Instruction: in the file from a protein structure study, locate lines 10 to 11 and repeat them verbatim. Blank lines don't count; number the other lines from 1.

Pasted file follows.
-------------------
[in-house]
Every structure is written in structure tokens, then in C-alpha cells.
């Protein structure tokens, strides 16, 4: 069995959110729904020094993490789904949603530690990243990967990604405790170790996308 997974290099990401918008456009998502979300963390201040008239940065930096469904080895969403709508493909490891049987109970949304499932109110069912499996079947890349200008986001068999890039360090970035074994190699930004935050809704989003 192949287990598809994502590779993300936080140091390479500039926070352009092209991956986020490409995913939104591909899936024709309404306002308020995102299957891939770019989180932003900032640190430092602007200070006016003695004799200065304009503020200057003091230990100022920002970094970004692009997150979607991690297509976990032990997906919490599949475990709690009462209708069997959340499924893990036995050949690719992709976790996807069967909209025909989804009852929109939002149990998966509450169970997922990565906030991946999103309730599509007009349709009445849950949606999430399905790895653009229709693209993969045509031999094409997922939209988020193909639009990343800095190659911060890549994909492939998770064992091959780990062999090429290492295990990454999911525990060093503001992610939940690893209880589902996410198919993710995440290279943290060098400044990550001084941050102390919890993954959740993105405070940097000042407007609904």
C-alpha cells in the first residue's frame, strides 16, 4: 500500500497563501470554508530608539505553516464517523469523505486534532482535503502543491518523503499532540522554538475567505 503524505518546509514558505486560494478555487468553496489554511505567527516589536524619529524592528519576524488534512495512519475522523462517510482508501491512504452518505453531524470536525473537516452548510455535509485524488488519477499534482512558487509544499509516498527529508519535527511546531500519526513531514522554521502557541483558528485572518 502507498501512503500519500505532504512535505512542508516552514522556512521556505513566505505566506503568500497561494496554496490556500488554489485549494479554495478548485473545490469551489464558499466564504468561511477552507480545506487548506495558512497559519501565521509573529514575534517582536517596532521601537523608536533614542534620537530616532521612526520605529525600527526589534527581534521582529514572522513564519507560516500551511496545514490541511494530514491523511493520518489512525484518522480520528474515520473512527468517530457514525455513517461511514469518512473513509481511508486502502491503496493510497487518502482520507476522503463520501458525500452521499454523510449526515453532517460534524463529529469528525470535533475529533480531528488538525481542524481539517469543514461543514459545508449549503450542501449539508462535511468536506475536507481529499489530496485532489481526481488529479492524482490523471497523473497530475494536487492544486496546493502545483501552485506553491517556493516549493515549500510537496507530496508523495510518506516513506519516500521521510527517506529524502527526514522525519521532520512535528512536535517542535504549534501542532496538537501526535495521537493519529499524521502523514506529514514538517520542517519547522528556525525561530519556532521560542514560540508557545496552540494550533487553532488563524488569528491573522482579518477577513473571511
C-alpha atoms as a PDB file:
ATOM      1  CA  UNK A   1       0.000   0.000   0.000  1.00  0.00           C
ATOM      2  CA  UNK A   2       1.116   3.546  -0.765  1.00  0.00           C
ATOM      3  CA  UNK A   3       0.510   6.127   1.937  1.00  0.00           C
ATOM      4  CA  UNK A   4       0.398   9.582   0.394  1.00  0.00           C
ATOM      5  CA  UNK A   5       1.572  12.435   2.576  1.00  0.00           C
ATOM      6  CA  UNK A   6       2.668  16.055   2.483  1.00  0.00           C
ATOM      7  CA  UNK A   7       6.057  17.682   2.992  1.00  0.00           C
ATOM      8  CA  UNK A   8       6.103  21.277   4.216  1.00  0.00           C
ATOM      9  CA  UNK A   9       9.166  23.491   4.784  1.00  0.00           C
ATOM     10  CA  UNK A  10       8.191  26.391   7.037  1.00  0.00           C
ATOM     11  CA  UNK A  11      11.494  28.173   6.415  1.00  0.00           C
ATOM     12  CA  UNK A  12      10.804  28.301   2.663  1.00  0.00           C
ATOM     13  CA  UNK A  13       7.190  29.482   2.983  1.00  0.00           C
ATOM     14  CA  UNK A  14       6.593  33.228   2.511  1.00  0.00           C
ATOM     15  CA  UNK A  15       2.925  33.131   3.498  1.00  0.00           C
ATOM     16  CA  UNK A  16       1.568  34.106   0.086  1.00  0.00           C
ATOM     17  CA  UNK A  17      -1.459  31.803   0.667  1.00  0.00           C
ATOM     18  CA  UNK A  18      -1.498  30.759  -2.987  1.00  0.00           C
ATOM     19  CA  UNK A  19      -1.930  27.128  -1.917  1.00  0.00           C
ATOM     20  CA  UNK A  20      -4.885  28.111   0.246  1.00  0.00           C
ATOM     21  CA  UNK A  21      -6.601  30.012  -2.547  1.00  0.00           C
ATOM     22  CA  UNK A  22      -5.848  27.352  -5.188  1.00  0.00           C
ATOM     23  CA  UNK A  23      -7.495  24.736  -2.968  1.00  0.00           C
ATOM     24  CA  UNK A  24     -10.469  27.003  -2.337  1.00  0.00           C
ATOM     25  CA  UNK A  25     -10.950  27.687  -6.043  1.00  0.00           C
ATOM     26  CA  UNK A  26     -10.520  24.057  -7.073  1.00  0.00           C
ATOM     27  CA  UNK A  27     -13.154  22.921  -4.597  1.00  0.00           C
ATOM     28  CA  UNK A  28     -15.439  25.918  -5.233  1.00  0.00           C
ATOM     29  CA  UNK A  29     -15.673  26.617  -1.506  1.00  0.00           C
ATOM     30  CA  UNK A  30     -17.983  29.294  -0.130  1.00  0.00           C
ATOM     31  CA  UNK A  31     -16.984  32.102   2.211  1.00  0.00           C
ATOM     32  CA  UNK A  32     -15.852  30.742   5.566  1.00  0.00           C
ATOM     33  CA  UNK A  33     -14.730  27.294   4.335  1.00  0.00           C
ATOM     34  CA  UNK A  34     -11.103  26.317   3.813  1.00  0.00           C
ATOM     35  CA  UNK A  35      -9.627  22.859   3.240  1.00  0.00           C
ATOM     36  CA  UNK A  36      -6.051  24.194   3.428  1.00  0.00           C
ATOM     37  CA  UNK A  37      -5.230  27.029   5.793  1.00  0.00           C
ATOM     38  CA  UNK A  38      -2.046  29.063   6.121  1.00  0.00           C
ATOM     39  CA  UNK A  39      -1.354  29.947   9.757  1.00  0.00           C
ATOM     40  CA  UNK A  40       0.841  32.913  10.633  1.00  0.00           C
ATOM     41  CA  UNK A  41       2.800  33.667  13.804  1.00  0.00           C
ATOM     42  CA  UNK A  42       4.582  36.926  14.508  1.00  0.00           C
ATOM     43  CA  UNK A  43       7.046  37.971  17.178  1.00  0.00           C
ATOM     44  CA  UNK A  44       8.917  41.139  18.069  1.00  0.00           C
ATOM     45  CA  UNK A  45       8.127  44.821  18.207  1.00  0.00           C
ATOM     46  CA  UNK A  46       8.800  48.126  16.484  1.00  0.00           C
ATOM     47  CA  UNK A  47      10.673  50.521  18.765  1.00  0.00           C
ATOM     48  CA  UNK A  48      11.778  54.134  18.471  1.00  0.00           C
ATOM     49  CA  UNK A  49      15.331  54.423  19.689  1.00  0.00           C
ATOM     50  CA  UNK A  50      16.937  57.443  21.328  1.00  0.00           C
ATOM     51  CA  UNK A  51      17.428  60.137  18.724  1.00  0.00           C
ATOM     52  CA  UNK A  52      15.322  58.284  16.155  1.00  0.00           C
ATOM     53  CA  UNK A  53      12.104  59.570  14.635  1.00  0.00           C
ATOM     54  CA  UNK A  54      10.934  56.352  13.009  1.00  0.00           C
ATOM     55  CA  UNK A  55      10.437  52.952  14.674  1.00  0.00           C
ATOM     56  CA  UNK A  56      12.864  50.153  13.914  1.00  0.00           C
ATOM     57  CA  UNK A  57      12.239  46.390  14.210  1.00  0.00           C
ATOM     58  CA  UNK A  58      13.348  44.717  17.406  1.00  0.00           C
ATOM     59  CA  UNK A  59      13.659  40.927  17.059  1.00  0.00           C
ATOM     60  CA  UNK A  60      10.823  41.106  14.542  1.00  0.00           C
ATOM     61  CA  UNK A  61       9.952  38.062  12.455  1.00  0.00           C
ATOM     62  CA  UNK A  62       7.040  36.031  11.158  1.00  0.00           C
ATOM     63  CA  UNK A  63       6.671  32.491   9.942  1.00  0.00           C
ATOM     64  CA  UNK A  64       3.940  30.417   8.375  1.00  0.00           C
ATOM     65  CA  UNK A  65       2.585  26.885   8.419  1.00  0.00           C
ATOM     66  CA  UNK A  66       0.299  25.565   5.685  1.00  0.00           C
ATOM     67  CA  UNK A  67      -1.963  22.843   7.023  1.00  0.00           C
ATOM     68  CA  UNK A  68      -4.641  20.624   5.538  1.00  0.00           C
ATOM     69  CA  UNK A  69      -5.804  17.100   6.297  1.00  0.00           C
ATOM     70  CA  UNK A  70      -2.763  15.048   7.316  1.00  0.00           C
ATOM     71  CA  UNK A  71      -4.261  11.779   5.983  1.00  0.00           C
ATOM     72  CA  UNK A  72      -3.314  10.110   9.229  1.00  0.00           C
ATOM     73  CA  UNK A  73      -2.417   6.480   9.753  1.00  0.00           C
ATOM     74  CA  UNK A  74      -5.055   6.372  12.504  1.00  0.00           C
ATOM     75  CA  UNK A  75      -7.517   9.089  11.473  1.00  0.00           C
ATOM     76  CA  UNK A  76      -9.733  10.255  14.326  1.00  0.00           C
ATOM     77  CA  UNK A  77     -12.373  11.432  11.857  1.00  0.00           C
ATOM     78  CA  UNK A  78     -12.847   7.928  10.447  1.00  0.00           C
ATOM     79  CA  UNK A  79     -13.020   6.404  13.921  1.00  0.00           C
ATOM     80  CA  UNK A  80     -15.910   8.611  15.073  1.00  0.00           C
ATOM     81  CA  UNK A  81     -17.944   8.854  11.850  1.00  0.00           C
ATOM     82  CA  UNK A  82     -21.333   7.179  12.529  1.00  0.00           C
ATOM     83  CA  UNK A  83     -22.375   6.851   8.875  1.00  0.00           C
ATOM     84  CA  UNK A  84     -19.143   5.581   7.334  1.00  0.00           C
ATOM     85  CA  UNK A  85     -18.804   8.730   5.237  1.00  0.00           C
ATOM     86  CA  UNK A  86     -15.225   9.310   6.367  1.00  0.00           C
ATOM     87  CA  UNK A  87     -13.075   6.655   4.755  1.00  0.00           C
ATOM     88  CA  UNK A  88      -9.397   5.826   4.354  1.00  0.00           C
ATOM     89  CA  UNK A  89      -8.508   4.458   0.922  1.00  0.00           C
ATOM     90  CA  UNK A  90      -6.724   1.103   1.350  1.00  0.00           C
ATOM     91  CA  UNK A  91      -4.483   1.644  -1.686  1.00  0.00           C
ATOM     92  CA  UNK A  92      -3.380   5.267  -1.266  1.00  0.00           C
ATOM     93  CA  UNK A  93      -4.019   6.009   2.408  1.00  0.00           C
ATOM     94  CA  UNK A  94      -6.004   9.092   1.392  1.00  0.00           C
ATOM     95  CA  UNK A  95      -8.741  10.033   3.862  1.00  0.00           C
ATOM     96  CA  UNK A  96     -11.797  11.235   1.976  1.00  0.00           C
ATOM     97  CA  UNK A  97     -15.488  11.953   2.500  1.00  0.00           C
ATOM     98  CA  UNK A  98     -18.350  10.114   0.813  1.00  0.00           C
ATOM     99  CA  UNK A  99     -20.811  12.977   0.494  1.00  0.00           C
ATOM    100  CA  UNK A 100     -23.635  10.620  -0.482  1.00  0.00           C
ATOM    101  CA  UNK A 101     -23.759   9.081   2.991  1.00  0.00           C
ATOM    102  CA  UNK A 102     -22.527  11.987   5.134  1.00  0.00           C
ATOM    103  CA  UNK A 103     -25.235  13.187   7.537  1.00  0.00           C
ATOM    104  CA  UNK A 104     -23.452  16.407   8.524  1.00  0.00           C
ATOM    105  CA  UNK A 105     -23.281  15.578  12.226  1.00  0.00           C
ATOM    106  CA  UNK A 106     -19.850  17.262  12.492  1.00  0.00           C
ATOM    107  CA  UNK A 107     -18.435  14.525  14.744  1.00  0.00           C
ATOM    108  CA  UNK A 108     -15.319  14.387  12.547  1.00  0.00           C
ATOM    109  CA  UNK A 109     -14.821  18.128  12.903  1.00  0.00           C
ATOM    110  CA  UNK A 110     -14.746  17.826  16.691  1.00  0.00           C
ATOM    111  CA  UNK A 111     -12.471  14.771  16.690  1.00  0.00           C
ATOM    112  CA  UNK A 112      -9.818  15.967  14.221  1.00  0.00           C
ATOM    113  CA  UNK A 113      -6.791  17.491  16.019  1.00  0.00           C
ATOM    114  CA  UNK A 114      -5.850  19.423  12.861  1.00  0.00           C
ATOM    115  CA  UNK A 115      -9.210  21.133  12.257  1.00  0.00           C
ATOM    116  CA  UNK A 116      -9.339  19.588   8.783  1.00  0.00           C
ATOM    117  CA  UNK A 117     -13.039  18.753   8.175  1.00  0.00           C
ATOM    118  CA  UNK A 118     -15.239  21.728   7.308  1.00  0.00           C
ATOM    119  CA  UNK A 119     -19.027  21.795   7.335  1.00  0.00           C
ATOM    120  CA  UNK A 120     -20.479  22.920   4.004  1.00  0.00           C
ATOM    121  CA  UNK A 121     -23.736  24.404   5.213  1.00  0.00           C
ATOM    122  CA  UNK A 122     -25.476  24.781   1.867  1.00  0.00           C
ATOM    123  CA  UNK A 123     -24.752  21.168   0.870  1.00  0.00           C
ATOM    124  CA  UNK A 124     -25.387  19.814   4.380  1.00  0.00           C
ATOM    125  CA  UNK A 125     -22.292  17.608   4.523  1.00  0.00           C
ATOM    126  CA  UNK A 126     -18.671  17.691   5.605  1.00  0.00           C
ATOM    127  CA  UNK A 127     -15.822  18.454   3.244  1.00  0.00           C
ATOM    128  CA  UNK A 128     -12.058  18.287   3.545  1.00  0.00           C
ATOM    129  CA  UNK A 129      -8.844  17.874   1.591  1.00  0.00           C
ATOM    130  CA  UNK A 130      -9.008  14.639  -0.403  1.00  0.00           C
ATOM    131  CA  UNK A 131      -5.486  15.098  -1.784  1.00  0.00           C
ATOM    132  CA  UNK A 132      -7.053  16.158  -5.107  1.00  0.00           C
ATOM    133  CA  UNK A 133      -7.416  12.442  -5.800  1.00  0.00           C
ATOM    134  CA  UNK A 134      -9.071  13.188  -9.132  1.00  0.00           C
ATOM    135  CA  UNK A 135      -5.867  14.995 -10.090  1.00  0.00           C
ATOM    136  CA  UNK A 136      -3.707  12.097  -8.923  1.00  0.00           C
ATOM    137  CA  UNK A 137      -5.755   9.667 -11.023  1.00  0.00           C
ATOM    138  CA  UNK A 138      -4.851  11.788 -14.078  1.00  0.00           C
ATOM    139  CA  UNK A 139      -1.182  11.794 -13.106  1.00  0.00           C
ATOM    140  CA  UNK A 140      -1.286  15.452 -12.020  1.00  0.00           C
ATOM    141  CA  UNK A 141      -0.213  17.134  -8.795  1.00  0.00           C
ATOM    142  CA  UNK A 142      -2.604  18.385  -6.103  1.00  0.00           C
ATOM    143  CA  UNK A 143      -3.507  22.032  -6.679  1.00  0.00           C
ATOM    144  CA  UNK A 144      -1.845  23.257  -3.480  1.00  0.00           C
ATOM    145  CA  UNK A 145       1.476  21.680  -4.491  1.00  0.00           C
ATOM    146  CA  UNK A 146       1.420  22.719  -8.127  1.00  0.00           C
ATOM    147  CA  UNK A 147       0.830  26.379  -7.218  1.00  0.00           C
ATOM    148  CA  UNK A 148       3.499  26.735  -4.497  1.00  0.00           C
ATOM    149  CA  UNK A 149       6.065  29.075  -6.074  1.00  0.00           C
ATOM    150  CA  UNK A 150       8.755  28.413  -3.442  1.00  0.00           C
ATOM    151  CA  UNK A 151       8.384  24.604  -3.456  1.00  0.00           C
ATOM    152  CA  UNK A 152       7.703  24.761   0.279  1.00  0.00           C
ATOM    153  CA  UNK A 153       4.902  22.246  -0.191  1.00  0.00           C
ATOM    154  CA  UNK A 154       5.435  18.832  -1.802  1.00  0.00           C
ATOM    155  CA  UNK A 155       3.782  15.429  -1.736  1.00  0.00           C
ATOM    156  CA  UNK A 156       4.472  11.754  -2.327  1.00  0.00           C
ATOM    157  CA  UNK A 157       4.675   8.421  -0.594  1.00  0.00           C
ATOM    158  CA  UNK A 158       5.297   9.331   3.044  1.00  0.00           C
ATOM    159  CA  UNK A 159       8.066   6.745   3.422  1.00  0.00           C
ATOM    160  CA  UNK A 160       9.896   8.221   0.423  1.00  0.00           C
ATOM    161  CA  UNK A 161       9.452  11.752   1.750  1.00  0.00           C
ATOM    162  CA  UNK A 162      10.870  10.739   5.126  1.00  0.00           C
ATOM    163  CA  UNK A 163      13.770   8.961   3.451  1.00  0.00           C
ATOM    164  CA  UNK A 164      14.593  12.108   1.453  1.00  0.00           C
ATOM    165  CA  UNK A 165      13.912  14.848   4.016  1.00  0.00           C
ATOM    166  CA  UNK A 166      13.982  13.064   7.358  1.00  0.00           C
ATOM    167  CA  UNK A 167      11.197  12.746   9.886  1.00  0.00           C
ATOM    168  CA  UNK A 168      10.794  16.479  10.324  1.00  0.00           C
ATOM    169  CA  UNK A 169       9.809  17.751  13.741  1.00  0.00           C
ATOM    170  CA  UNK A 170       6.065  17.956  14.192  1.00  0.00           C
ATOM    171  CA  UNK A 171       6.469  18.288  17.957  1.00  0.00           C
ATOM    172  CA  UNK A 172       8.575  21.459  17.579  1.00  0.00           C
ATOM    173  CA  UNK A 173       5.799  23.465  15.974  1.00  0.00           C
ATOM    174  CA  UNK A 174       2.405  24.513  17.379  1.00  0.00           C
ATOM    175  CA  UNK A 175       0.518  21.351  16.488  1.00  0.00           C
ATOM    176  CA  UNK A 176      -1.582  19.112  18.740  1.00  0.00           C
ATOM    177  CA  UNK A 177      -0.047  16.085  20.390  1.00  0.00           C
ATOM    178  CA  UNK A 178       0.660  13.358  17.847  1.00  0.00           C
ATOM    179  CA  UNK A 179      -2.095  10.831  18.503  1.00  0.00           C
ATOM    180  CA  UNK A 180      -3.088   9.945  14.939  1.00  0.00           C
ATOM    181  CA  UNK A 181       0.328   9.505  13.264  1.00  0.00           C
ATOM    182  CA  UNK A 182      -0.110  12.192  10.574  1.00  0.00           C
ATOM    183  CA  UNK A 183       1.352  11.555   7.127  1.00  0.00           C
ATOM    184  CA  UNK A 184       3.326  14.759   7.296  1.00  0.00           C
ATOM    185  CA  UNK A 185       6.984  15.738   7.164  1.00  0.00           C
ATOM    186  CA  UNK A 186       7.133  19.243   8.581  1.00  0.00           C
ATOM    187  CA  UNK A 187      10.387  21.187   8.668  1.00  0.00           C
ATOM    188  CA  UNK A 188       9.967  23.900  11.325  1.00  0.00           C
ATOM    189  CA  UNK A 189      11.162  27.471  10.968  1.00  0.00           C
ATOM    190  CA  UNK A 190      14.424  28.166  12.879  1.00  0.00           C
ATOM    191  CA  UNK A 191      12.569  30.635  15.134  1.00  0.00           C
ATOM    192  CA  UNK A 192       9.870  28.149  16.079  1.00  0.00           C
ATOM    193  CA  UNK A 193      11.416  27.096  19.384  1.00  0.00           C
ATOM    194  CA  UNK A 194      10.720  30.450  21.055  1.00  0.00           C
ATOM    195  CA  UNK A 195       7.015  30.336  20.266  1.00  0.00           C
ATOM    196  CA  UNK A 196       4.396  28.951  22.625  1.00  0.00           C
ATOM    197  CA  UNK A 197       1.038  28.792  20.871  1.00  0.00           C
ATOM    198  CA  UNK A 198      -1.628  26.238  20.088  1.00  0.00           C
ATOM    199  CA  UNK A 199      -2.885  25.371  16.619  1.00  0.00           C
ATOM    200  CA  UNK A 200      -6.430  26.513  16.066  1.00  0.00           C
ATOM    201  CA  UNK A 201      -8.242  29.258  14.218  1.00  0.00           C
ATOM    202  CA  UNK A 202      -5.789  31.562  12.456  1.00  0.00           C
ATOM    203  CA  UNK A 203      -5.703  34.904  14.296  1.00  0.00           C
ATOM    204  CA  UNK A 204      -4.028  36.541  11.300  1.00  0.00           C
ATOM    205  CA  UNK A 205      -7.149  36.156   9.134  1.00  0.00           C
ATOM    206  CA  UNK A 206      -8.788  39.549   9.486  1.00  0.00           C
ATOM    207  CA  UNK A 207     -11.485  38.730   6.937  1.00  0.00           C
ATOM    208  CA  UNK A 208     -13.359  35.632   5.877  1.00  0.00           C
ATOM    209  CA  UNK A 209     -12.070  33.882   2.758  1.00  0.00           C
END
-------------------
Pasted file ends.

ATOM      5  CA  UNK A   5       1.572  12.435   2.576  1.00  0.00           C
ATOM      6  CA  UNK A   6       2.668  16.055   2.483  1.00  0.00           C